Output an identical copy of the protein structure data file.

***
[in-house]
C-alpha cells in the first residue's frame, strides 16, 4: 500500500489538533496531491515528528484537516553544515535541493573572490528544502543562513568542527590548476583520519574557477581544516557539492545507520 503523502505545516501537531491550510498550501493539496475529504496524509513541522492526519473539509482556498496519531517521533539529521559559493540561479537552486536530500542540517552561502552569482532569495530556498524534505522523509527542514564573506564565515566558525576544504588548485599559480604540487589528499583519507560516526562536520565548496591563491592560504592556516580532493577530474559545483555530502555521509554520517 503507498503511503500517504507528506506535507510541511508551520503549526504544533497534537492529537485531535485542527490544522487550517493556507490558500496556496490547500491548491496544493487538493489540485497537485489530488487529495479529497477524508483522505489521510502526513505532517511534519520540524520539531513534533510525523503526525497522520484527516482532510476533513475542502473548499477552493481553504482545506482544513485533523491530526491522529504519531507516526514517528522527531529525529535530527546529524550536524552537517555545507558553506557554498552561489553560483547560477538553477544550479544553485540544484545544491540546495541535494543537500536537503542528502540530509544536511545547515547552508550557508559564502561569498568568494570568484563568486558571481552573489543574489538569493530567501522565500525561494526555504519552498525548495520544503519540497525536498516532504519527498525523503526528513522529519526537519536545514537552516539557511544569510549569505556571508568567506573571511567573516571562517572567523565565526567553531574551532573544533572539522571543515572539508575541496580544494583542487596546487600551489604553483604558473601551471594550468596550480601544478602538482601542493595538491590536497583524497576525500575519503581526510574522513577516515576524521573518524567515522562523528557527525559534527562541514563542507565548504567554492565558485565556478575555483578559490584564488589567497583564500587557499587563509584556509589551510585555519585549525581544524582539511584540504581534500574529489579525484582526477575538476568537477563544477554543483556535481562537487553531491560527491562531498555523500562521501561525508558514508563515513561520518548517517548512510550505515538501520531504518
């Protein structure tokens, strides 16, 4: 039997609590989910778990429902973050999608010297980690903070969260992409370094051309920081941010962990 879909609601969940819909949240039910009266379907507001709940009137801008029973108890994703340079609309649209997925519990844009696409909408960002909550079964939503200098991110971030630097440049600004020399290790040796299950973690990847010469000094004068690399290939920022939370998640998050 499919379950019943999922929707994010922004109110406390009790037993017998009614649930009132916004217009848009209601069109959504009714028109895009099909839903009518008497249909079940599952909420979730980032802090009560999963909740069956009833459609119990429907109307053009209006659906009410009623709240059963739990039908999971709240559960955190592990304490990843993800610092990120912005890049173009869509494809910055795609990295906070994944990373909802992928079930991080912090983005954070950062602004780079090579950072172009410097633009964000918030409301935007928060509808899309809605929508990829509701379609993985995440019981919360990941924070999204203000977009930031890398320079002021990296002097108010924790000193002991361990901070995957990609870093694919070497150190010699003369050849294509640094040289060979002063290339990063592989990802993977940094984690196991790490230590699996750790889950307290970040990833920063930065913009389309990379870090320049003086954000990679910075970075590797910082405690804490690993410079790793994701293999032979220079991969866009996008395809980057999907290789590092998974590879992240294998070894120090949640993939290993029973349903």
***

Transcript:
[in-house]
C-alpha cells in the first residue's frame, strides 16, 4: 500500500489538533496531491515528528484537516553544515535541493573572490528544502543562513568542527590548476583520519574557477581544516557539492545507520 503523502505545516501537531491550510498550501493539496475529504496524509513541522492526519473539509482556498496519531517521533539529521559559493540561479537552486536530500542540517552561502552569482532569495530556498524534505522523509527542514564573506564565515566558525576544504588548485599559480604540487589528499583519507560516526562536520565548496591563491592560504592556516580532493577530474559545483555530502555521509554520517 503507498503511503500517504507528506506535507510541511508551520503549526504544533497534537492529537485531535485542527490544522487550517493556507490558500496556496490547500491548491496544493487538493489540485497537485489530488487529495479529497477524508483522505489521510502526513505532517511534519520540524520539531513534533510525523503526525497522520484527516482532510476533513475542502473548499477552493481553504482545506482544513485533523491530526491522529504519531507516526514517528522527531529525529535530527546529524550536524552537517555545507558553506557554498552561489553560483547560477538553477544550479544553485540544484545544491540546495541535494543537500536537503542528502540530509544536511545547515547552508550557508559564502561569498568568494570568484563568486558571481552573489543574489538569493530567501522565500525561494526555504519552498525548495520544503519540497525536498516532504519527498525523503526528513522529519526537519536545514537552516539557511544569510549569505556571508568567506573571511567573516571562517572567523565565526567553531574551532573544533572539522571543515572539508575541496580544494583542487596546487600551489604553483604558473601551471594550468596550480601544478602538482601542493595538491590536497583524497576525500575519503581526510574522513577516515576524521573518524567515522562523528557527525559534527562541514563542507565548504567554492565558485565556478575555483578559490584564488589567497583564500587557499587563509584556509589551510585555519585549525581544524582539511584540504581534500574529489579525484582526477575538476568537477563544477554543483556535481562537487553531491560527491562531498555523500562521501561525508558514508563515513561520518548517517548512510550505515538501520531504518
């Protein structure tokens, strides 16, 4: 039997609590989910778990429902973050999608010297980690903070969260992409370094051309920081941010962990 879909609601969940819909949240039910009266379907507001709940009137801008029973108890994703340079609309649209997925519990844009696409909408960002909550079964939503200098991110971030630097440049600004020399290790040796299950973690990847010469000094004068690399290939920022939370998640998050 499919379950019943999922929707994010922004109110406390009790037993017998009614649930009132916004217009848009209601069109959504009714028109895009099909839903009518008497249909079940599952909420979730980032802090009560999963909740069956009833459609119990429907109307053009209006659906009410009623709240059963739990039908999971709240559960955190592990304490990843993800610092990120912005890049173009869509494809910055795609990295906070994944990373909802992928079930991080912090983005954070950062602004780079090579950072172009410097633009964000918030409301935007928060509808899309809605929508990829509701379609993985995440019981919360990941924070999204203000977009930031890398320079002021990296002097108010924790000193002991361990901070995957990609870093694919070497150190010699003369050849294509640094040289060979002063290339990063592989990802993977940094984690196991790490230590699996750790889950307290970040990833920063930065913009389309990379870090320049003086954000990679910075970075590797910082405690804490690993410079790793994701293999032979220079991969866009996008395809980057999907290789590092998974590879992240294998070894120090949640993939290993029973349903």